Once again the mainstream media miss the big picture. Instead of seeing the forest that is the Democratic primary system, they’re analyzing bark. Big mistake.
It’s always easier for talking heads to focus on the micro-level engagements that a camera can easily capture. But, when actual thought and knowledge of the Democratic primary system comes in, the picture quality starts to blur.
The big picture that the mainstream media is missing is that (a) the Democrats are in for a protracted battle for the nomination in which (b) no candidate may be able to garner a majority of the 3,500 pledged delegates. And (c) even if one candidate is able to get the delegates he needs before the process concludes, he will be bloodied and broke.
Republicans should be smiling.
Newsflash for mainstream journalists: Democratic presidential hopefuls do not actually win states. They win delegates proportionate to their support within that state (Article 2, Section 4b of their charter). The Democratic party’s primary system is not winner-take-all, like the GOP’s.
As an example, in 2000 Al Gore won 64 percent of the vote in Iowa. Bill Bradley won 35 percent of the vote. Gore received 29 delegates from Iowa and Bradley received 18 delegates. A similar split occurred in New York that year. Gore received 65 percent of the vote and 158 delegates. Bradley received 34 percent of the vote and 85 delegates.
John Kerry did not win all of Iowa’s convention delegates Monday night. He won approximately 38 percent of its delegates. This means that if we were to see the results in Iowa replicated in each and every upcoming primary contest (which we won’t), there would be no nominee with the delegates to lay claim to the nomination. Democratic presidential wannabes would then begin to wheel and deal and seek support from the roughly 800 Democratic super-delegates and from each other.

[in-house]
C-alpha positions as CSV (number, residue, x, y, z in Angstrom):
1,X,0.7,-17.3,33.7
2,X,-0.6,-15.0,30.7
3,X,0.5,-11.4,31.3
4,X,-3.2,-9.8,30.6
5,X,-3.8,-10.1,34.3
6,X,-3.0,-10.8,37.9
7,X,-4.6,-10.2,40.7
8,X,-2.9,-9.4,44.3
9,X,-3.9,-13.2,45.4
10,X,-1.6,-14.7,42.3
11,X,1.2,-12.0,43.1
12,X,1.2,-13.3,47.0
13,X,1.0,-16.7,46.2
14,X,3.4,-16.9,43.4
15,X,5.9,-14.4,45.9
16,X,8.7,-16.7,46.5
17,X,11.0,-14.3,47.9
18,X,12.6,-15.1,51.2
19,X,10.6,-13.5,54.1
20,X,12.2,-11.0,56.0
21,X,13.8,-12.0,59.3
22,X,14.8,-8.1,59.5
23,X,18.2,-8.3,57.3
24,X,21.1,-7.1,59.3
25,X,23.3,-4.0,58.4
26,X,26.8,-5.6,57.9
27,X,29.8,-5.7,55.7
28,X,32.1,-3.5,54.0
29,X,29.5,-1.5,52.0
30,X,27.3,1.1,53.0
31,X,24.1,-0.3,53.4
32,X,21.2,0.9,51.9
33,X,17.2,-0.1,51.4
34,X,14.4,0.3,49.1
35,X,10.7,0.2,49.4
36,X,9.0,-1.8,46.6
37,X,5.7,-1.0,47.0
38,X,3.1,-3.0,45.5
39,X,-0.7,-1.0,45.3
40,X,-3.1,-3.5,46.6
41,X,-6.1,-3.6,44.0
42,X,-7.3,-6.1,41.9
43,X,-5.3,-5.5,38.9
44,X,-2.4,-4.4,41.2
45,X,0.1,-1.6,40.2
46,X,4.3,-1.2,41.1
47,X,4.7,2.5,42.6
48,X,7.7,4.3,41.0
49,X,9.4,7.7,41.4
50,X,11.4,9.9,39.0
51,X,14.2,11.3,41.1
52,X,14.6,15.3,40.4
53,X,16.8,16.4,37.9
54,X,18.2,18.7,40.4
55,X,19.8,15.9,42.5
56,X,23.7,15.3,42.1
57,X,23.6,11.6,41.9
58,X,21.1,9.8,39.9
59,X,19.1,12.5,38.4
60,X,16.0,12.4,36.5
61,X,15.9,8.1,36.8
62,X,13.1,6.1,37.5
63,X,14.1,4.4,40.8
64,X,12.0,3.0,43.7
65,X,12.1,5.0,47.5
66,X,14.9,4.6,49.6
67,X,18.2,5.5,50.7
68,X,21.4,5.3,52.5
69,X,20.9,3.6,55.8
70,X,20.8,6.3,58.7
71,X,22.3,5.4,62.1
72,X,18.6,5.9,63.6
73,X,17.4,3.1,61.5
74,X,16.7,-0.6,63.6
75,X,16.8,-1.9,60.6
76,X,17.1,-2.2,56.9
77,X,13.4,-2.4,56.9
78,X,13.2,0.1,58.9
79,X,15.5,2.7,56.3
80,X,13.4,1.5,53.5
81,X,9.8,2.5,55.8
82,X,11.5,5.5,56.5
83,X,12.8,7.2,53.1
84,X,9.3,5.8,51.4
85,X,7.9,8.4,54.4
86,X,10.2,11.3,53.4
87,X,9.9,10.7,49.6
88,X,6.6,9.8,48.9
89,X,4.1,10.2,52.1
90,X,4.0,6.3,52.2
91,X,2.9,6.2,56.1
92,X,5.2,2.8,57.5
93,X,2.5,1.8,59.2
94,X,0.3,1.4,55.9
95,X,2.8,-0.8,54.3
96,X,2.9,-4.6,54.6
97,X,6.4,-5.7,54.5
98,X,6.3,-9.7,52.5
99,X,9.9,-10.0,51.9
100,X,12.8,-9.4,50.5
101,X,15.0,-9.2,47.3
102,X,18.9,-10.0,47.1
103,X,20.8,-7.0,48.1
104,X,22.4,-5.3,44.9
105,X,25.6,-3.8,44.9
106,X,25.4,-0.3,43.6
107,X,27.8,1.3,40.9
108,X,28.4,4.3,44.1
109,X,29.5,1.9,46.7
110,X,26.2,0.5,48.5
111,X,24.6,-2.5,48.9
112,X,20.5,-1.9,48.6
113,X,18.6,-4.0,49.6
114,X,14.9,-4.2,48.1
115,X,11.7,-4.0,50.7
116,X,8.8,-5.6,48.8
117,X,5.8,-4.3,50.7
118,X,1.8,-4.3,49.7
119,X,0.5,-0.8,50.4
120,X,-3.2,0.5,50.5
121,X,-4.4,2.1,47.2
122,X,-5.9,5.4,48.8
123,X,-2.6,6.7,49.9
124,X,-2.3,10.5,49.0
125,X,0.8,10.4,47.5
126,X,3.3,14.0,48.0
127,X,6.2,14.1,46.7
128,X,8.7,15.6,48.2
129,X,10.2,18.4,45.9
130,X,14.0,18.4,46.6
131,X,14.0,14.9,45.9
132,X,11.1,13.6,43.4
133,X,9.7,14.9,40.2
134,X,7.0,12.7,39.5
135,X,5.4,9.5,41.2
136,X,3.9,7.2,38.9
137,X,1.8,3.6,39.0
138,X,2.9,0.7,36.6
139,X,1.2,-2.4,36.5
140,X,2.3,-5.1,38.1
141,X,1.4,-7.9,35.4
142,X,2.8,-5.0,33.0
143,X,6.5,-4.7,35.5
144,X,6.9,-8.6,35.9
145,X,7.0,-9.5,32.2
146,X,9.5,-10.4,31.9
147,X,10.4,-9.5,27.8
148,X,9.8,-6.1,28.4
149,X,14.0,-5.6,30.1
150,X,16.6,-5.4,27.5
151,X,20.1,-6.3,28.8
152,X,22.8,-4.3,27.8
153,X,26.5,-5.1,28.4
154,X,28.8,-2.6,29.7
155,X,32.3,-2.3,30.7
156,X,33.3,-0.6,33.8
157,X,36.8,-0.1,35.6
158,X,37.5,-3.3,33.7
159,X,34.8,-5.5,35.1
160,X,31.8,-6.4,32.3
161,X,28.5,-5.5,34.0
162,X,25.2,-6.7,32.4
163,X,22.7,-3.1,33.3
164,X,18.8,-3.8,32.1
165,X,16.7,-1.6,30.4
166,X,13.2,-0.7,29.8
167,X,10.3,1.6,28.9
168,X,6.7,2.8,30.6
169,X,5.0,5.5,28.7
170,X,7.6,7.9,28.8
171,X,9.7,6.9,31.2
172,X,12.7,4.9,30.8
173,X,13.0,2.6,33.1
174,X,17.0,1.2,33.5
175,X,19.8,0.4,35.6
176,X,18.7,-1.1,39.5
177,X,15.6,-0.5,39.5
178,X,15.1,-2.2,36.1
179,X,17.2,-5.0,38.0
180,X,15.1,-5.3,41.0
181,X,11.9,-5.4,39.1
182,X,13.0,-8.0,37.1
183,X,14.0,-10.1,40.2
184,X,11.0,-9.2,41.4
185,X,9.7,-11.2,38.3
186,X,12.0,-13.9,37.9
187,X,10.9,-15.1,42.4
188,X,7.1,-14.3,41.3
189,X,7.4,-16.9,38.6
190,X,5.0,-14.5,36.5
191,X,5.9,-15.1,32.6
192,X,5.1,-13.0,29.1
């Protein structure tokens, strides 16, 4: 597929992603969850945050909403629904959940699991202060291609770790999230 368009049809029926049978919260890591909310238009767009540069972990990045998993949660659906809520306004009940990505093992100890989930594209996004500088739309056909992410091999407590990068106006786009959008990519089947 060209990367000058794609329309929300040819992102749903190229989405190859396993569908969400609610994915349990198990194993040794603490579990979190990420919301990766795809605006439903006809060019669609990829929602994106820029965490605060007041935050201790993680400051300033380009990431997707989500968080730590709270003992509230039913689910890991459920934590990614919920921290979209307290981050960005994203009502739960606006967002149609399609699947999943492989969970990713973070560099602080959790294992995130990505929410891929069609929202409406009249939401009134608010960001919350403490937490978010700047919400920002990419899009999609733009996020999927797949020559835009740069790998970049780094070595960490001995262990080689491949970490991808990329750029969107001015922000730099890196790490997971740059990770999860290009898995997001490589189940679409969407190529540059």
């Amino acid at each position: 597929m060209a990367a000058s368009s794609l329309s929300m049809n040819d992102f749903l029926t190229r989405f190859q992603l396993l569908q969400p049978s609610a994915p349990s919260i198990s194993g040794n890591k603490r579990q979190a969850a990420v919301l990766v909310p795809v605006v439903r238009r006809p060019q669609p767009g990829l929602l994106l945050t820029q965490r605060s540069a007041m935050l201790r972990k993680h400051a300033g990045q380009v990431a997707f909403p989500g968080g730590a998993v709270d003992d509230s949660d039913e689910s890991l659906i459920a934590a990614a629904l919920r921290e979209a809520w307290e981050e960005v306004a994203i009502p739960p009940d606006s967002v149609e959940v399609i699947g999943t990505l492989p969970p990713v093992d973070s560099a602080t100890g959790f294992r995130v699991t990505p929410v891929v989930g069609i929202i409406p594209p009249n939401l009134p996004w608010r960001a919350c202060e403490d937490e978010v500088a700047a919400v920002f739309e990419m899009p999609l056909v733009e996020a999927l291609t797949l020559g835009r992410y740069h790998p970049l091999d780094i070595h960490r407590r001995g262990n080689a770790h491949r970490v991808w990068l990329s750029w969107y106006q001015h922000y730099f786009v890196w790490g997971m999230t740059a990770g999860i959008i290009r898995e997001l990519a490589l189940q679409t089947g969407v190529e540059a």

Will this happen? It is more possible than people think.
The four major contenders (Dean, Kerry, Edwards, and Clark) are most likely in this race for the long haul. Dean and Clark already have war chests that can sustain them. Kerry has theoretical access to ready money, and Edwards may be able to stay in the mix with his donor base of trial lawyers.
More importantly, the fact that the primary schedule is so compressed means that if these main four candidates hang on until March 2 (when more than 2,000 of the 3,500 pledged delegates will have been selected) and continue to split the vote, the odds of a majority winner will be thin.
And the dynamics are brutal. Like four angry men in a mud pit, anytime one appears poised to escape, the others will work to pull him back down.
Exacerbating this problem is the fact that a proportionate delegate system almost encourages candidates in a wide and undefined field to stay in the race for as long as possible. Why? Because they might as well collect delegates in as many states as possible and take them to the convention on the off chance that they can be bargained for a veep spot or Cabinet post.
And here’s the kicker. Even if one candidate is able to break the others and win a majority of pledged delegates, they are almost guaranteed to be bloodied and broke. The candidates are going to hammer each other in New Hampshire and in the seven states that vote on February 3, and the media is going to mercilessly review Kerry (Is a Massachusetts liberal with a Ted Kennedy voting record really electable?), Clark (You thought Dean was a flip-flopping, gaffe-machine?), and Edwards (Is America ready for a trial-lawyer president?)
The story is not that Gephardt was crushed and is shuffling off to the dustbin of history. The story is not that Kerry or Edwards did so well in a caucus that is a poor predictor of future success. The story is that Dean fumbled his chance to run the tables quickly and is now forced to use his money to defeat his opponents in a more protracted fight.
Like the armies during the Civil War, Dean and many of the pundits marched off to battle thinking the war would be short. They were both painfully wrong. They’re headed for a brutal war of attrition.
–Robert Moran is a vice president at Republican polling firm Fabrizio, McLaughlin & Associates.